Entries from July 2017 ↓


DOUG By Guest Blogger Doug Rowat

Avoid home-country bias. This has become the now familiar and constantly repeated refrain of Canadian portfolio managers, especially after the oil shocks of 2014 and 2015. The continuous warning: don’t overweight Canada, fear our market and be aware of all its dangerous shortcomings. And we’ve all seen THE stat: Canadian equities make up only 4% of the world’s market cap. And the argument: our market is concentrated and overly dependent on commodities.

So, it’s become the ultimate blasphemy for a portfolio manager to take a heavily overweighted position to Canadian equities, prompting finger wags and harsh reprimands. Take none other than investment giant JP Morgan, which argues that investors “suffer” from home-country bias, never acknowledging that they may actually benefit. Frequently, the experts also cite the crippling fear of investing globally as the source of the bias.

Well, we don’t live in fear. In fact, we actually maintain a global portfolio for our clients with about two-thirds of our equity weighting focused outside Canada. (Hey, we get global investing—we even know what EAFE stands for.) However, most of our client portfolios still have a 21% weighting to Canadian equities—many, many times Canada’s meagre weighting on the global equity-market stage. But we don’t believe our clients are “suffering” because of this. Yet we still feel the judgmental eye of all the portfolio managers who have accepted the home-country-bias argument as gospel. How dare these cowboys at Turner Investments adopt such a reckless Canadian equity overweight?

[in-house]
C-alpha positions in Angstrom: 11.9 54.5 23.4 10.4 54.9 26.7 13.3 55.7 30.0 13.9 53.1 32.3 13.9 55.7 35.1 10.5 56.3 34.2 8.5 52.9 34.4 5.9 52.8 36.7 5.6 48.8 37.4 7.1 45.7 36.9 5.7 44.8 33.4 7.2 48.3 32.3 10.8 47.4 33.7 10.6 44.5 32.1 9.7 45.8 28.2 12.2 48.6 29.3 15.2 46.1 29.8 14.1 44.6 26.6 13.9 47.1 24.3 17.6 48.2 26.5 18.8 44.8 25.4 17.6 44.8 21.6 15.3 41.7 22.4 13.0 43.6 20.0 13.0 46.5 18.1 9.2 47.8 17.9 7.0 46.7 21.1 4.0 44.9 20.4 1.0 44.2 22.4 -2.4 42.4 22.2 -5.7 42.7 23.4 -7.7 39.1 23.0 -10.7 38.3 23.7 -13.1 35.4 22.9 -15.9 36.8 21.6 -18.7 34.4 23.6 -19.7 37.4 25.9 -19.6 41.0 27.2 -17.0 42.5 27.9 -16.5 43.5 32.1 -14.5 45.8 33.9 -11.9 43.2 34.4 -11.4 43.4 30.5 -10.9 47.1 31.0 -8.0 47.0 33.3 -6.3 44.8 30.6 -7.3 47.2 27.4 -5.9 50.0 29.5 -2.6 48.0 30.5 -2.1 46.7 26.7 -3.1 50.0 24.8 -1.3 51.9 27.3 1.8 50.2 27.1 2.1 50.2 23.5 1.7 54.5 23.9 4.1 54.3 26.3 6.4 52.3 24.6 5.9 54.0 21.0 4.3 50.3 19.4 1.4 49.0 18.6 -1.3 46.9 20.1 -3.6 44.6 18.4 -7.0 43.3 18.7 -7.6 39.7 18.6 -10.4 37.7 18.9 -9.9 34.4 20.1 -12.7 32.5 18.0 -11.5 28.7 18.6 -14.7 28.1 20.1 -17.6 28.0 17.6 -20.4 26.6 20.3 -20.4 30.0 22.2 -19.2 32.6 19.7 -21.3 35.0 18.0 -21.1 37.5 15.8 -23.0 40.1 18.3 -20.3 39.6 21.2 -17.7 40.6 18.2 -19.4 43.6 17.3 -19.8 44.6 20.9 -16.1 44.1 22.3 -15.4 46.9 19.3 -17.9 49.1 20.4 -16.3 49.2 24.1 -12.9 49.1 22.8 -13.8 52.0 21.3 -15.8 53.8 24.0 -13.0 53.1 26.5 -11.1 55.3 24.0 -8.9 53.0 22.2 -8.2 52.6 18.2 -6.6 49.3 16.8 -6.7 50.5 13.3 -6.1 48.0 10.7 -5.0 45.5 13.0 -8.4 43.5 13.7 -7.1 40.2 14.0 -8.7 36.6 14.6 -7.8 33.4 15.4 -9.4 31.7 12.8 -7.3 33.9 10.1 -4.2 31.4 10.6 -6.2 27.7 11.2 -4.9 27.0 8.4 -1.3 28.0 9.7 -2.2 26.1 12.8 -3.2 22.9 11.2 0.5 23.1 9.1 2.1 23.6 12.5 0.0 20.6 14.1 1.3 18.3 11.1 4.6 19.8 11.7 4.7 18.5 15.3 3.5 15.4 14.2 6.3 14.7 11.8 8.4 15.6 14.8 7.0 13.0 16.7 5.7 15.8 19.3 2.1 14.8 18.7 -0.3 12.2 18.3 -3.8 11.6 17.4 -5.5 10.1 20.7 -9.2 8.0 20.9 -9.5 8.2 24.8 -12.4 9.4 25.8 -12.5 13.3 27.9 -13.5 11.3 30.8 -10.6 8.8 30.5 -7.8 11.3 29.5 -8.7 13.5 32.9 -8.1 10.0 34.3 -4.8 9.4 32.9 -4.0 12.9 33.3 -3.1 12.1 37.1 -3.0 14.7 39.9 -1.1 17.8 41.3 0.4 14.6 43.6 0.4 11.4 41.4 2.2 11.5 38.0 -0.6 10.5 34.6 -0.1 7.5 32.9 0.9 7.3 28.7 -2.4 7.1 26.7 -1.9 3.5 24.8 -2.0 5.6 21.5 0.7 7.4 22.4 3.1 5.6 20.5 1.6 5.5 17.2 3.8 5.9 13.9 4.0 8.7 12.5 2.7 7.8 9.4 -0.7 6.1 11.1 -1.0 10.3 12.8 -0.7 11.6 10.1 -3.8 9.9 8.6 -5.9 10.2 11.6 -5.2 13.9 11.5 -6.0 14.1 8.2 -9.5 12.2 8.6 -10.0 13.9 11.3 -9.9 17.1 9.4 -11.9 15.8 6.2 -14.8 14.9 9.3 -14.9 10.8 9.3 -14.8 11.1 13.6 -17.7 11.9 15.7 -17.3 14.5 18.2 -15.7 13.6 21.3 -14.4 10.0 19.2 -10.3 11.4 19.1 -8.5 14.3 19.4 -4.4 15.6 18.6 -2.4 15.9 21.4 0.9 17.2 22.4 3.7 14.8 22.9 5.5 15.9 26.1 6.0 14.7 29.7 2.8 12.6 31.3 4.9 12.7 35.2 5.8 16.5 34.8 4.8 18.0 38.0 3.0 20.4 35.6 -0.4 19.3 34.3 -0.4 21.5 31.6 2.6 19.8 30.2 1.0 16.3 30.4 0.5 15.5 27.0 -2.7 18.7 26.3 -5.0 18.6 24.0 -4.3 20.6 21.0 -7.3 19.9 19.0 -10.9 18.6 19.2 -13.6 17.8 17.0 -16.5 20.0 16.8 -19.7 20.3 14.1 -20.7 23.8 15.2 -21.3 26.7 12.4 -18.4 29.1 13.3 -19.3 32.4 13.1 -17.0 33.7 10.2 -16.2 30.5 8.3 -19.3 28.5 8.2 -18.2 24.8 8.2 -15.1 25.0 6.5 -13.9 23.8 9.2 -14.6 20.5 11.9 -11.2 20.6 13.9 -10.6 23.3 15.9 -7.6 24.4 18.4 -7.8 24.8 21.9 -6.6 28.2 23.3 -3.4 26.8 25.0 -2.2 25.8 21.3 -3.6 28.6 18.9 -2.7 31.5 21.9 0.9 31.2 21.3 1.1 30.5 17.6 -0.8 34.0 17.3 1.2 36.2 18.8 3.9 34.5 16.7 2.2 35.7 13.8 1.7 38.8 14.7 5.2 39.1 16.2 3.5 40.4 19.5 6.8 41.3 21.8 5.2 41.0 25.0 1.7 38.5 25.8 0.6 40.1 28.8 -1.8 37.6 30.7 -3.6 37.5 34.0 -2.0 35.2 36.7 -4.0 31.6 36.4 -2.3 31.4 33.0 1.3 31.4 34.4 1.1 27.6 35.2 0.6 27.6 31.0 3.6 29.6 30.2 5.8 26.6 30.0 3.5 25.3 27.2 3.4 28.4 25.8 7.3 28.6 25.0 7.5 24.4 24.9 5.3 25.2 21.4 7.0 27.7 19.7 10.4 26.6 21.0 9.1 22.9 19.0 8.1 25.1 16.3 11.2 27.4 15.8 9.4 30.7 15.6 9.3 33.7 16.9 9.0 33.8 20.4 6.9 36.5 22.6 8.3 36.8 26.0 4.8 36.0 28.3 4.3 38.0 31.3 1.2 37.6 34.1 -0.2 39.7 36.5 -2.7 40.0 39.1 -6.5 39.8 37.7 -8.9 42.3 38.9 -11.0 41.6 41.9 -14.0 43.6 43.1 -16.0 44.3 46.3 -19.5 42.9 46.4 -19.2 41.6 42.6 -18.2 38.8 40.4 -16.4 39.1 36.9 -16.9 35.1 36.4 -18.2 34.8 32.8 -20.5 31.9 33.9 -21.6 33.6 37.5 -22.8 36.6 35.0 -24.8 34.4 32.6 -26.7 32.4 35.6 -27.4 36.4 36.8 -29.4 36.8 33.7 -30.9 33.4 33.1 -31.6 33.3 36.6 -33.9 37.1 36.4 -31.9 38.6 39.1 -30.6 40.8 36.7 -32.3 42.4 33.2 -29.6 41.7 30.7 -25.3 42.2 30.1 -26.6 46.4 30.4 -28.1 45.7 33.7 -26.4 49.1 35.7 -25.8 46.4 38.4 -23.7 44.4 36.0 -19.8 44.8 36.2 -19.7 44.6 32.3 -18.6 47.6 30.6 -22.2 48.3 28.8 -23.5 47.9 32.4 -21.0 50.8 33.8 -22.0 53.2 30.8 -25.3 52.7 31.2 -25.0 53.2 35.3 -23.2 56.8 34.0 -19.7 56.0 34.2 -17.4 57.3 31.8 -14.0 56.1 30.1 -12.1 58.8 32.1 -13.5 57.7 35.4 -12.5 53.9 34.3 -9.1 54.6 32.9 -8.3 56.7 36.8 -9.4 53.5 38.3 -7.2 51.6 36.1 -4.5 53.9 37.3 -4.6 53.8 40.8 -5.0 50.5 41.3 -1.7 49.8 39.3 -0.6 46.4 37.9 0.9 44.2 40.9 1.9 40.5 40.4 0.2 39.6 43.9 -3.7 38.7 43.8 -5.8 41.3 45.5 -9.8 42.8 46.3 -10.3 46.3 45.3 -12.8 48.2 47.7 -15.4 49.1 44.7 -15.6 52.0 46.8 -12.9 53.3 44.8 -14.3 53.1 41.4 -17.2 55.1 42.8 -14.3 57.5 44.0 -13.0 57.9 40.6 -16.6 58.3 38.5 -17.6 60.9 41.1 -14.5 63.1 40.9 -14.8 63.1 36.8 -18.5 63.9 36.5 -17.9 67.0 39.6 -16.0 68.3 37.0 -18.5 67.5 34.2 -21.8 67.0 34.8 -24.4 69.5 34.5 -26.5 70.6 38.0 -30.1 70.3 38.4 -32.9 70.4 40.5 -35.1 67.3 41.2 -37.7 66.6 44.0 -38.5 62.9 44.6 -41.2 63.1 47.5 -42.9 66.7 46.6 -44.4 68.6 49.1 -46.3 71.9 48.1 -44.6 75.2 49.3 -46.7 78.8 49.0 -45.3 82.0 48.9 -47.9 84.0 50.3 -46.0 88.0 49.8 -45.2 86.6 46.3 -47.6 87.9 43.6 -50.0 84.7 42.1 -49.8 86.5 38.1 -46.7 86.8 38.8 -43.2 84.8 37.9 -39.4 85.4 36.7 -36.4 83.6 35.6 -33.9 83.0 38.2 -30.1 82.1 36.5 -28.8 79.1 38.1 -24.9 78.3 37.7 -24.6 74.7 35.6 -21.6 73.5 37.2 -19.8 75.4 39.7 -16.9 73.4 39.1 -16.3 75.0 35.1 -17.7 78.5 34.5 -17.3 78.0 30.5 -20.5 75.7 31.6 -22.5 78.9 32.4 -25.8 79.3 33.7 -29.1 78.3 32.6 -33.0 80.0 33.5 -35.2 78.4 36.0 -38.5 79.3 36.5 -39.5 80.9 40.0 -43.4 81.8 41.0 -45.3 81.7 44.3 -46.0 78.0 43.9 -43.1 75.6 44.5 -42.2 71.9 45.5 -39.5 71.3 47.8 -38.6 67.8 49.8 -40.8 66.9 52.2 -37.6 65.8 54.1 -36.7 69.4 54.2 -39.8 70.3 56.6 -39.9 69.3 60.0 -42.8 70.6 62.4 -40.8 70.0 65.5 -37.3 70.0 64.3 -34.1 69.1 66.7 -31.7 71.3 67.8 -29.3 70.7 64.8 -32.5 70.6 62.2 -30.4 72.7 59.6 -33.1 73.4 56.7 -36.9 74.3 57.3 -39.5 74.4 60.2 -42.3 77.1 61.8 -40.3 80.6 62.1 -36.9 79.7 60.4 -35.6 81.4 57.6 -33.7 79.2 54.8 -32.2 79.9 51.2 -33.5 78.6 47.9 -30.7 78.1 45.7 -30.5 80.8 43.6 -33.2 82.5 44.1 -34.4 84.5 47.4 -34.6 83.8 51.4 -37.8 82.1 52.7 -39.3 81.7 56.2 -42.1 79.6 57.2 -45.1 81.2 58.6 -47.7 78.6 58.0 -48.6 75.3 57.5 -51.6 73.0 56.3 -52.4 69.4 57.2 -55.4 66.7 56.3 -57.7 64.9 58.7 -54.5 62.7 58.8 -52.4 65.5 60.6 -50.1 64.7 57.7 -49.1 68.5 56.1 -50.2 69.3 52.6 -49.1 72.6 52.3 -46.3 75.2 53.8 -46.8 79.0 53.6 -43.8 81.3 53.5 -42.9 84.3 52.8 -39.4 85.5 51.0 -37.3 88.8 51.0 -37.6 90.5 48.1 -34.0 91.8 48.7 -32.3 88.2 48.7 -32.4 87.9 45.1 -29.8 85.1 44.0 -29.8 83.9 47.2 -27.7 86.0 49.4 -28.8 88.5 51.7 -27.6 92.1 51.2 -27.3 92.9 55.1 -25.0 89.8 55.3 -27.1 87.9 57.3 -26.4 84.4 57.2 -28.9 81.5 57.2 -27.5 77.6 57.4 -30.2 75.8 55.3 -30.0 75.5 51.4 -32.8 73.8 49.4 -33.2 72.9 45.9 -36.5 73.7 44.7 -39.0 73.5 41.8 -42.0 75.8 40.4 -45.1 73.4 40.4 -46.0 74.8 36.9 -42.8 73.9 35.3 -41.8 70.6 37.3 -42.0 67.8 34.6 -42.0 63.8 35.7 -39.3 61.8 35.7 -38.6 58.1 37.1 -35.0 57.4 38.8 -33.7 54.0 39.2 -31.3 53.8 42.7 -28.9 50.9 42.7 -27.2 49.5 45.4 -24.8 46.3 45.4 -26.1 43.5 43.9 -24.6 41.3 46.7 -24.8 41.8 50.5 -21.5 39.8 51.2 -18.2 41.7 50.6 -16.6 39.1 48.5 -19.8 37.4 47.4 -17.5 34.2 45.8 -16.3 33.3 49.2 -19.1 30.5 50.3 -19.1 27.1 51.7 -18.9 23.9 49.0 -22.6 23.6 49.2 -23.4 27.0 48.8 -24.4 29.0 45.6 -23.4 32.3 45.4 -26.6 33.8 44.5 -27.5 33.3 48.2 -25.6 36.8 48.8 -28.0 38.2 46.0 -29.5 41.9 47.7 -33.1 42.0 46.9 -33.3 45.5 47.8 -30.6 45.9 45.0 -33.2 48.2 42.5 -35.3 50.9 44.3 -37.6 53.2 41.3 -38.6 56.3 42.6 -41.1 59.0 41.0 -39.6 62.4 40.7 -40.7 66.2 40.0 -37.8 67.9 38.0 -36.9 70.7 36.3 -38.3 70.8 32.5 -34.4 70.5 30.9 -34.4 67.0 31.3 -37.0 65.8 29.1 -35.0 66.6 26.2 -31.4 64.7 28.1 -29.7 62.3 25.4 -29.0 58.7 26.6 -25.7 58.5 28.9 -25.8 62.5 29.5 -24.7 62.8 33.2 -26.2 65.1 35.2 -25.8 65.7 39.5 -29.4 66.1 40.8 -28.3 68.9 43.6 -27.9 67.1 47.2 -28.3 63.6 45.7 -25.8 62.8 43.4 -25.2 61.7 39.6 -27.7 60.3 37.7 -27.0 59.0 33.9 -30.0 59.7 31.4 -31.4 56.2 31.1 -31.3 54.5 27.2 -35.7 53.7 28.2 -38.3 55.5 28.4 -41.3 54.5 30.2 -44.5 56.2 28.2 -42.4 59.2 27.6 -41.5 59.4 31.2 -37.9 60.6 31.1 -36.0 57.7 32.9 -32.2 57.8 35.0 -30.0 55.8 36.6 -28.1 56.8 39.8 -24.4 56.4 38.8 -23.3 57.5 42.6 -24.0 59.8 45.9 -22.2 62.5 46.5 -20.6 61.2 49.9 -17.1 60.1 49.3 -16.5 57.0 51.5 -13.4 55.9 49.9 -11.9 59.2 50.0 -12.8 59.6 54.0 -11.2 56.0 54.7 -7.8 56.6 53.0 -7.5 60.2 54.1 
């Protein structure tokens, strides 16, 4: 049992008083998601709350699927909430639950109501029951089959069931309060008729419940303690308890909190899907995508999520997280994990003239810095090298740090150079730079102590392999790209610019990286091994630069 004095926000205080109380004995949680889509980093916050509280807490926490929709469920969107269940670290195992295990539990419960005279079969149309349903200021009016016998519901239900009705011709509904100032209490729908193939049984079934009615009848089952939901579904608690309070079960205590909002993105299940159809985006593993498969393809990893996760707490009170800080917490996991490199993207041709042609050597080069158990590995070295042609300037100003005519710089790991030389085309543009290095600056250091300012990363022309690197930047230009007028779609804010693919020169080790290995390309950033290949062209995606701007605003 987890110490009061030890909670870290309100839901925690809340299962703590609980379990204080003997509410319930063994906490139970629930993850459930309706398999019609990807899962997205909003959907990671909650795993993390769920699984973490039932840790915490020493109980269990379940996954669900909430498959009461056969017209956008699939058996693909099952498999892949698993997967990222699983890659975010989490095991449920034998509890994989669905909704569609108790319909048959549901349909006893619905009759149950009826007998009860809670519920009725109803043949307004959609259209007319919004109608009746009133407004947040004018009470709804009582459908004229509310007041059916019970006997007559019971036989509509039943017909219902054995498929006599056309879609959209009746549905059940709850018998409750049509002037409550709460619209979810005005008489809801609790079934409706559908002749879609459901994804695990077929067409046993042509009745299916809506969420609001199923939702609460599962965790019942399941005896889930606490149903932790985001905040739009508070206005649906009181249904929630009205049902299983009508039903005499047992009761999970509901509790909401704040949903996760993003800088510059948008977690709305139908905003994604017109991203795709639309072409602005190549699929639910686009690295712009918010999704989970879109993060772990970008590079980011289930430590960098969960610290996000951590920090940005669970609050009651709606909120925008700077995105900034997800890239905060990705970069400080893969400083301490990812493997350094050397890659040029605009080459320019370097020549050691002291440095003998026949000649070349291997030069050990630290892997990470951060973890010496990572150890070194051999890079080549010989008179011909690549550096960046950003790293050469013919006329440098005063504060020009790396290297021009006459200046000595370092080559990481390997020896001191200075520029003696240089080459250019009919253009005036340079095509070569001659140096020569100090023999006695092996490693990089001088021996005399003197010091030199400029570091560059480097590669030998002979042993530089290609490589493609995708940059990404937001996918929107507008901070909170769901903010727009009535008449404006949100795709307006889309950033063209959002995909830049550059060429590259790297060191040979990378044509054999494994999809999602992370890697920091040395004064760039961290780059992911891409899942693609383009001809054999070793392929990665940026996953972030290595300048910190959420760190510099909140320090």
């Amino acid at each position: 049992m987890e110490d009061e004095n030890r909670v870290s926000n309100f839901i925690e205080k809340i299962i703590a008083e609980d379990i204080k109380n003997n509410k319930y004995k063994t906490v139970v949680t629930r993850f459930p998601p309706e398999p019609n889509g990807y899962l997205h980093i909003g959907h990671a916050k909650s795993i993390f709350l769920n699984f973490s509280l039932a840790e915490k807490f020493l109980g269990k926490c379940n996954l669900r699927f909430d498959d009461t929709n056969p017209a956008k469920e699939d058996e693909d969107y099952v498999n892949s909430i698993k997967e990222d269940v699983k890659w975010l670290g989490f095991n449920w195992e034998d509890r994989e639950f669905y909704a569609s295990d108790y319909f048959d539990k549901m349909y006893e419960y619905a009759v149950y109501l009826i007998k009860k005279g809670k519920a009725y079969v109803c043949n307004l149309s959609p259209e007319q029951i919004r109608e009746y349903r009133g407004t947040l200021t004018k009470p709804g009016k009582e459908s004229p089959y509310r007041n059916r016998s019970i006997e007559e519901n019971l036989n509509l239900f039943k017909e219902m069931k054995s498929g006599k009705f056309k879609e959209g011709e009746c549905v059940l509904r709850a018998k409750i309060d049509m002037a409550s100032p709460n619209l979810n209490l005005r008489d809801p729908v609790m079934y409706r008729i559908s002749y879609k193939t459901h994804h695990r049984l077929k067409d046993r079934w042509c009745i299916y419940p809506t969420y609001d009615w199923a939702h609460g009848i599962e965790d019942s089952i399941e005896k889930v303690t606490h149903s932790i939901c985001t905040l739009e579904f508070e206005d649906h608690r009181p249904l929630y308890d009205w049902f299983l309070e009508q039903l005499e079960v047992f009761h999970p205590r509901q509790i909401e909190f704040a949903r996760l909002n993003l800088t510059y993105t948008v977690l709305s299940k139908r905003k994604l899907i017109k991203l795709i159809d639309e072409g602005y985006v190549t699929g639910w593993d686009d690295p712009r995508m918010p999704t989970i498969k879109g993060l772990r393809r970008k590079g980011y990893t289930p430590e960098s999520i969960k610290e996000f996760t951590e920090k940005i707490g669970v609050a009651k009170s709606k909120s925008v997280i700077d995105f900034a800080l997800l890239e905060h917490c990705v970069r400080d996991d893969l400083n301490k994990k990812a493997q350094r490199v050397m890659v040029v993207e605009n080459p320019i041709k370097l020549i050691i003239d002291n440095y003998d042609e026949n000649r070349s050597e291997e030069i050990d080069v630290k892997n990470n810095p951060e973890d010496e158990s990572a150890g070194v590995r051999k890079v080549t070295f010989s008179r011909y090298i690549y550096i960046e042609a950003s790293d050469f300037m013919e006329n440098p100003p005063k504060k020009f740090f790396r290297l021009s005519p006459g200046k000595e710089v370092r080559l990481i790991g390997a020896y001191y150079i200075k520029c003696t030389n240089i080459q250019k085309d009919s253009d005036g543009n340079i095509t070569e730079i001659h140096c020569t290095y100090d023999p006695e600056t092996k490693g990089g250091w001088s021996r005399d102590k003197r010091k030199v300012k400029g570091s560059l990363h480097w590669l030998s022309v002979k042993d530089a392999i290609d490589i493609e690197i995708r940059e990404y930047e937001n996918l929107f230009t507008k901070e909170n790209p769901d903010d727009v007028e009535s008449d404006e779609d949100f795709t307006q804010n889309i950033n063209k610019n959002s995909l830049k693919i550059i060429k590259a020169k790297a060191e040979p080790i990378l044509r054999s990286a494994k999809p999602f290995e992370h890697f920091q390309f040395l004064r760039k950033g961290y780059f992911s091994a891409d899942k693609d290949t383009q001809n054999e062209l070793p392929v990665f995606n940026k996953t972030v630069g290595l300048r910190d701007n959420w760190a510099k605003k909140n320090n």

Well, we dare. And here’s why:

1. There’s no compelling evidence suggesting that Canadian equities are any more volatile than global equities. Looking at standard deviation, a measure of risk, Canadian equities have been about equal in volatility to global stocks throughout most periods including the financial crisis. In fact, overall, their volatility has been slightly lower.

Standard Deviation: Canadian Equities no more Volatile than Global Equities

Source: Bloomberg. Chart measures 6-month rolling standard of the S&P/TSX Composite and the MSCI World Index. Standard deviation measures the amount of variation or dispersion within a particular index or security. In other words, it measures risk.


2. We use a capped Canadian market ETF, so we significantly reduce concentration risk. Recall that Nortel reached a peak of 35% of the Canadian market back in 2000. Such a dominant—and risky—weighting doesn’t occur with a capped ETF.

4. Holding Canada at roughly one third of our equity weighting is still significantly lower than the average Canadian investor. According to Morningstar data, the typical Canadian investor weights almost two-thirds of their equities towards Canada. THAT is a substantial wager.